Babies’ DNA will be checked at birth in major NHS trial to ‘save thousands of lives’ by spotting genetic diseases such as epilepsy and cystic fibrosis

The NHS is beginning a scheme to test babies’ DNA at birth to protect them from inherited diseases.

One in every 260 babies born in the UK – more than 2,500 every year – develop a serious illness which could be treated before they turn five.

And by collecting and screening newborns’ DNA doctors hope they can spot signs of these conditions early on and prevent them from developing.

Even if the illnesses – such as epilepsy or cystic fibrosis – aren’t curable, starting treatment in infancy could improve the patients’ lives in the long term.

The tests could even spot children who are at a particularly high risk of developing cancer, heart disease or Alzheimer’s when they grow up.

The NHS pilot scheme hopes to ‘sequence’ the DNA of 20,000 babies before officials will consider rolling out a world-first national routine screening programme.

The NHS pilot will involve 20,000 babies having 'whole genomic sequencing' to identify conditions that have a high chance of developing in their early years (stock image)

Genomics England, a company owned by the Department of Health and Social Care, runs the project and is working with universities and pharmaceutical firms.

The 100,000 Genomes project, which the pilot is linked to, was the brainchild of David Cameron who launched it in 2012 after his son Ivan died from a rare neurological disorder.

After the 100,000 target was met in December, the NHS set a new goal of five million genomes to be sequenced over the next five years.

Mark Caulfield, Genomics England’s chief scientist, told the Daily Mirror: ‘What we want to show is there is a new opportunity for children in our nation to have something that stops some of the worst diseases.

‘A third with a rare disease die before their fifth birthday. That’s why we have chosen the age five. We want to change that and change it for ever.’

Newborns are currently offered the heel prick test, which can pick up nine diseases.

The new DNA test, which costs £1,000 a go, could pick up significantly more. It will be introduced within three years if the pilot is a success.

Many of the conditions that the DNA test picks up on can be treated or even reversed when dealt with early enough.

Although drugs would be used in many cases there are some examples of severe epilepsy that could be helped by a 6p vitamin pill.

Professor Caulfield said: ‘A form of epilepsy is responsive to vitamin B6.

‘If I said “Your child could by taking vitamin B6 avoid this problem” you would probably give it to them. These are the kind of examples. It could alter their life course.’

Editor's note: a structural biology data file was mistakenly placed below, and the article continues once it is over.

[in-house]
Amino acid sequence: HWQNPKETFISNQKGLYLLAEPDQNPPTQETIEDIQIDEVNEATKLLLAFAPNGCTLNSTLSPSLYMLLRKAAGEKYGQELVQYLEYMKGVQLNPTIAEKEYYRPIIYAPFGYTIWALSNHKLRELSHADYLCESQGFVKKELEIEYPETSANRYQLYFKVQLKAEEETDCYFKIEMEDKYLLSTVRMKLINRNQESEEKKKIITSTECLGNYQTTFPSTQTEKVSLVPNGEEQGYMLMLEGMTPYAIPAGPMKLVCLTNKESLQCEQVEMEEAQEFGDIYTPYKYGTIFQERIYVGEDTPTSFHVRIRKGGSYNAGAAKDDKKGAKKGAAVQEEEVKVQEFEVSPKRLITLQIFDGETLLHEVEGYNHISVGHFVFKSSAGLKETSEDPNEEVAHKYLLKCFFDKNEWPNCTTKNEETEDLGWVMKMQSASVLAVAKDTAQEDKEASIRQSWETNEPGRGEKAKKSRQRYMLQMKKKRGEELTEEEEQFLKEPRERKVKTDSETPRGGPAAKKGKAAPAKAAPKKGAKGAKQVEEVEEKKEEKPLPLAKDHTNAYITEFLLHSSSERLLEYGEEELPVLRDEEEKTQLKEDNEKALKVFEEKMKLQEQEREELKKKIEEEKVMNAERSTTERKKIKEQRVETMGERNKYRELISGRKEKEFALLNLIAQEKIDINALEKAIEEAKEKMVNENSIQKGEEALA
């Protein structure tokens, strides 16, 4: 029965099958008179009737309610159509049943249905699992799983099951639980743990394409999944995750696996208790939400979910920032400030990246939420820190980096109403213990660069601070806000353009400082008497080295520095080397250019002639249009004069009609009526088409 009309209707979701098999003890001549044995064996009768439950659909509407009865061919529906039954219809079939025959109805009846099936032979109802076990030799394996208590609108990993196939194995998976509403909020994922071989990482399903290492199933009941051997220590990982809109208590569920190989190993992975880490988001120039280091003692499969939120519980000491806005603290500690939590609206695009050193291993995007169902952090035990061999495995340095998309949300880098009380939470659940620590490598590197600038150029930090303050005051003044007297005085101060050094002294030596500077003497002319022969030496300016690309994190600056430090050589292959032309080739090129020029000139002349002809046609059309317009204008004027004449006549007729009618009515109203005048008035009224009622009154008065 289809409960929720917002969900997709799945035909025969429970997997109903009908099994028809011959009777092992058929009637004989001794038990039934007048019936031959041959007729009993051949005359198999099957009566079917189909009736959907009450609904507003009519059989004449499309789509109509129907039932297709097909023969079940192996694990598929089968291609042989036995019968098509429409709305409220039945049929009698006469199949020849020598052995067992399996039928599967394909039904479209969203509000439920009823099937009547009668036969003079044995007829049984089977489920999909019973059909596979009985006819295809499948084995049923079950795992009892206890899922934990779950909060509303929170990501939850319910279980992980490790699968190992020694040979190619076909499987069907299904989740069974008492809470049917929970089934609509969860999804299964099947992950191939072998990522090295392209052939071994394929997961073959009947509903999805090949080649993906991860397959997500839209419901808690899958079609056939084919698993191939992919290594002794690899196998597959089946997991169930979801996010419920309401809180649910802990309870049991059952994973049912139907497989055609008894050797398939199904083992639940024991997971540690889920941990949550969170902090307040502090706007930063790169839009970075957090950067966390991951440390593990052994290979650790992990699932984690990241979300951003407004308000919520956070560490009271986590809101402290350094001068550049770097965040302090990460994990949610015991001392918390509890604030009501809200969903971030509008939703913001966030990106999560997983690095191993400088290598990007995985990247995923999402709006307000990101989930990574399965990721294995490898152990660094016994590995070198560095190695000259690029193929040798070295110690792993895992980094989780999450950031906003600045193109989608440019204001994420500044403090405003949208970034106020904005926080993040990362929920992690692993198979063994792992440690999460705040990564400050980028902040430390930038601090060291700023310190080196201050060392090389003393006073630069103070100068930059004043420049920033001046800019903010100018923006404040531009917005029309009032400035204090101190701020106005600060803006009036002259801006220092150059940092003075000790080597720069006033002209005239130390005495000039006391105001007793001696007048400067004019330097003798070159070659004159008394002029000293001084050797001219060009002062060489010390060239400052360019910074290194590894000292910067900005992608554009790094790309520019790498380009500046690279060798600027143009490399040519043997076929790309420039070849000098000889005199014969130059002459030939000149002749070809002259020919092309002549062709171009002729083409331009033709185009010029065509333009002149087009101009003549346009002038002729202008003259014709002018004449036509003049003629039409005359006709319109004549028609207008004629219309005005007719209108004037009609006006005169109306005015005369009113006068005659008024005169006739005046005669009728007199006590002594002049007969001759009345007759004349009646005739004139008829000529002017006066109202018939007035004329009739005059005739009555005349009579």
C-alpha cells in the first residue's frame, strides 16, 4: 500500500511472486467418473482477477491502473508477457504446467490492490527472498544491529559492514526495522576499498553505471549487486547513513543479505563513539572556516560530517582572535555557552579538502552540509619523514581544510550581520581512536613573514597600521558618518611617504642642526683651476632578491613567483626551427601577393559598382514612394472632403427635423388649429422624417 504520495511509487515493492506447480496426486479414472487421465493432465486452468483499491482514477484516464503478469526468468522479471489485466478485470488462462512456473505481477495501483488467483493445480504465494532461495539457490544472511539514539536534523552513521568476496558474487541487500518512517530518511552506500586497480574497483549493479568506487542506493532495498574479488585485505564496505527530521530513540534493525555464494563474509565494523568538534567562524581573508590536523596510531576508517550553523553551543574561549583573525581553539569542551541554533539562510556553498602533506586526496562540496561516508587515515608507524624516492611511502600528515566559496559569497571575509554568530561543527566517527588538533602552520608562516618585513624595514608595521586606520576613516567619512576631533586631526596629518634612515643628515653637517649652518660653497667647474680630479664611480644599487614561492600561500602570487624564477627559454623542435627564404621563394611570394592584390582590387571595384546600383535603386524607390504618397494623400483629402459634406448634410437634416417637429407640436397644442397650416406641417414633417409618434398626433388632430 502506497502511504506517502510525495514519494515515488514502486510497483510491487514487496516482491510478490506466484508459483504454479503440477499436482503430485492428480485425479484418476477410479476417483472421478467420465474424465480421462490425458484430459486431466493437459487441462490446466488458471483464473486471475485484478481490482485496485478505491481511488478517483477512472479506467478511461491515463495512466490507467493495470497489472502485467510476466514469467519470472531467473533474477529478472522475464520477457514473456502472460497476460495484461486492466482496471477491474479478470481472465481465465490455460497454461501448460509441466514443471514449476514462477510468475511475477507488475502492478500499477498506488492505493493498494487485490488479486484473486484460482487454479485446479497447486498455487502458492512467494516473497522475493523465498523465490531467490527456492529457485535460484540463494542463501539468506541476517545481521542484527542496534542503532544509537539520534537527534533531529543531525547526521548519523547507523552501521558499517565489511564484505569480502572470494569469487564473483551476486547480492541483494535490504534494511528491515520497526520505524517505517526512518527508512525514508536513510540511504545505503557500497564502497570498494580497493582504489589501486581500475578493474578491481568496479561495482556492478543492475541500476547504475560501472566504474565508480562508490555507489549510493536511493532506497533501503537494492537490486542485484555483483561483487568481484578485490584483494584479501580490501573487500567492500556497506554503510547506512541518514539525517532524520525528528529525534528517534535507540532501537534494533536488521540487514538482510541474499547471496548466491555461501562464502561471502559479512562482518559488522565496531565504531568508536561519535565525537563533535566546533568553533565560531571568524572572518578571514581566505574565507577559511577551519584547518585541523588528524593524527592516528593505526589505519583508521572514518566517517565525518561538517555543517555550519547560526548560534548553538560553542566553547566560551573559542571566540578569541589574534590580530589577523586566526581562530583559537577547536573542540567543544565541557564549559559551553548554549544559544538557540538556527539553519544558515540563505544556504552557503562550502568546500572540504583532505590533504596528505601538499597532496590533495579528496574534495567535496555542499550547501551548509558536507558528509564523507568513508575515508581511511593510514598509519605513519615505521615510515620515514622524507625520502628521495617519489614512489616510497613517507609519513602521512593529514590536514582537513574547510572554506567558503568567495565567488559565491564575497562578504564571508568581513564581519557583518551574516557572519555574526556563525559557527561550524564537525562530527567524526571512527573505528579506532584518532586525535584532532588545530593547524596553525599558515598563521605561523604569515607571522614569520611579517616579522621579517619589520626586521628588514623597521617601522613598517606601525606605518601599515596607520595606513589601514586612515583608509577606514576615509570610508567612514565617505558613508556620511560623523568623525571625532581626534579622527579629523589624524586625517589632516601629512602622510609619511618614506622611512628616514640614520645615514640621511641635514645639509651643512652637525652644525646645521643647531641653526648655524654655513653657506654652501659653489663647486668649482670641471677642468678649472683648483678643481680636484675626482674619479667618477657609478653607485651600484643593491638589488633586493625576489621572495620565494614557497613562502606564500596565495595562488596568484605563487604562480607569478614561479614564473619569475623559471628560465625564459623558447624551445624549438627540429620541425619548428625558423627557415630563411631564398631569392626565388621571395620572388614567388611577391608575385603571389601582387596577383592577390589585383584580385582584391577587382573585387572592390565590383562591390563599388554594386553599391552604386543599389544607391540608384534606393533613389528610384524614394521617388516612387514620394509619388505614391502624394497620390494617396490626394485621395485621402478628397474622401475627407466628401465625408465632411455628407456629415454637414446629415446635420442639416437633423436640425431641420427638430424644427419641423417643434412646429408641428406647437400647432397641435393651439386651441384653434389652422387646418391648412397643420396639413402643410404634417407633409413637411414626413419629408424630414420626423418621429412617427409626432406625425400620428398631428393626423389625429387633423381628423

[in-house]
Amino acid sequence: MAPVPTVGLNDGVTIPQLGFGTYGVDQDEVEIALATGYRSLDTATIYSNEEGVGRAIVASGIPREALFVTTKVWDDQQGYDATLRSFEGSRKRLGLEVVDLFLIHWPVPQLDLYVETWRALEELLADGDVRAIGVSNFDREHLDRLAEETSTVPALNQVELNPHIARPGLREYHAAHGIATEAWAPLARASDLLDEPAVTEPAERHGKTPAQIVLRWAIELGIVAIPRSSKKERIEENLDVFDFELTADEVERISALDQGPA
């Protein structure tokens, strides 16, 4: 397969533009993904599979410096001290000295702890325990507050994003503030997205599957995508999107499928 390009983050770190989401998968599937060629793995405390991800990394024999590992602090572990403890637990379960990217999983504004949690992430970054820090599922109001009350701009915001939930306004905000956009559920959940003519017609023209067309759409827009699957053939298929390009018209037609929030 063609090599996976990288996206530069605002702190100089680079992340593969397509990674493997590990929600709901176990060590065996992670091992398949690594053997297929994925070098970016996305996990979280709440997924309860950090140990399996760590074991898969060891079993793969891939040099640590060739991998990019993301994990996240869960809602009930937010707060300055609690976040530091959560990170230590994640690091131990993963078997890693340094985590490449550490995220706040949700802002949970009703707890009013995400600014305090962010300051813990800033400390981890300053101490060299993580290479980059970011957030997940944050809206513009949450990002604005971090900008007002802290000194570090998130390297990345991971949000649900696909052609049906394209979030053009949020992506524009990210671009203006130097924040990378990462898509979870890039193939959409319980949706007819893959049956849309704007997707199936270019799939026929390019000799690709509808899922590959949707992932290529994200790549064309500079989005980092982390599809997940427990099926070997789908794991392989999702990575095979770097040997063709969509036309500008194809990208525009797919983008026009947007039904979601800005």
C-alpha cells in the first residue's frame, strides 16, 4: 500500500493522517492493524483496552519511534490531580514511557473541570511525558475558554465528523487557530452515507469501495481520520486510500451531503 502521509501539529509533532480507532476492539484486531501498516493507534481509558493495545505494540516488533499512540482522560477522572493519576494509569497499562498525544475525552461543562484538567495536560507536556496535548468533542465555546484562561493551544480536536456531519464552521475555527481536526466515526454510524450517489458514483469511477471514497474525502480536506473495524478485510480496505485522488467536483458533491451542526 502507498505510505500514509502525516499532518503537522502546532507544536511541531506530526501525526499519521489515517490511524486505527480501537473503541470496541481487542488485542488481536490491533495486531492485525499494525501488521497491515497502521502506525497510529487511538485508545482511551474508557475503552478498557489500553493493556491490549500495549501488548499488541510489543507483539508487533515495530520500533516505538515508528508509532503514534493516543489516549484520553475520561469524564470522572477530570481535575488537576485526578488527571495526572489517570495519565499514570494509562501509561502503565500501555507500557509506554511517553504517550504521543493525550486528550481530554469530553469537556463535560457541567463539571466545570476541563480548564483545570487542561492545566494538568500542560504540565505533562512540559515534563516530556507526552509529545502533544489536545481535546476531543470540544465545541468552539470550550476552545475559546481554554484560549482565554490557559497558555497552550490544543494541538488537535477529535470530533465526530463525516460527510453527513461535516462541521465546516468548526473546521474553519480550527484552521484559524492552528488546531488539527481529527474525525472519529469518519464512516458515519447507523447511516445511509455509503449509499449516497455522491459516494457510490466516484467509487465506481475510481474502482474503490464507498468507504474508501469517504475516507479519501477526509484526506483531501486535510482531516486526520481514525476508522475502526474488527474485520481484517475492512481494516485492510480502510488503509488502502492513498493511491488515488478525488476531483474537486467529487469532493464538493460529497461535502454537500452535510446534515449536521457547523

Genomics England’s chief executive Chris Wigley said: ‘There are 3,000 people a year whose lives we could transform. That’s just in early onset cases. Someone may 25 years later develop another problem.

‘We can use the same data to assess them. The benefits can play out over the course of someone’s life.’

Health Secretary Matt Hancock told a conference that he hoped every baby will be offered the test.

He added: ‘My ambition is that eventually every child will be able to receive whole genome sequencing along with the heel prick test.

‘We will give every child the best possible start in life by ensuring they get the best possible medical care as soon as they enter the world.

‘Predictive, preventative, personalised healthcare – that is the future of the NHS – and whole genome sequencing and genomics is going to play a huge part in that.’

It was revealed in January that all children with cancer will be offered the test by the end of this year. Mr Hancock said the advances, led by Genomics England, put the NHS ‘on the cusp of a healthcare revolution’.


Whole genome sequencing allows researchers to read all the little bits of code that make us who we are.

The human genome is composed of more than three billion pairs of building-block molecules and grouped into some 25,000 genes.

It contains the codes and instructions that tell the body how to grow and develop, but flaws in the instructions can lead to disease.

Many argue giving patients the blood tests will allow doctors to spot rare diseases caused by genetic mutations.

Former Prime Minister David Cameron set-up a project to sequence 100,000 genomes for NHS patients with a known rare disease or cancer.

Chief medical officer Dame Sally Davies wants to set up a central genetic database within the next five years to aid research.

She said genetic testing should become as routine as an MRI scan, although patients would have the opportunity to opt out.

The first decoding of a human genome – completed in 2003 as part of the Human Genome Project – took 15 years and cost £2.15 billion ($3bn).

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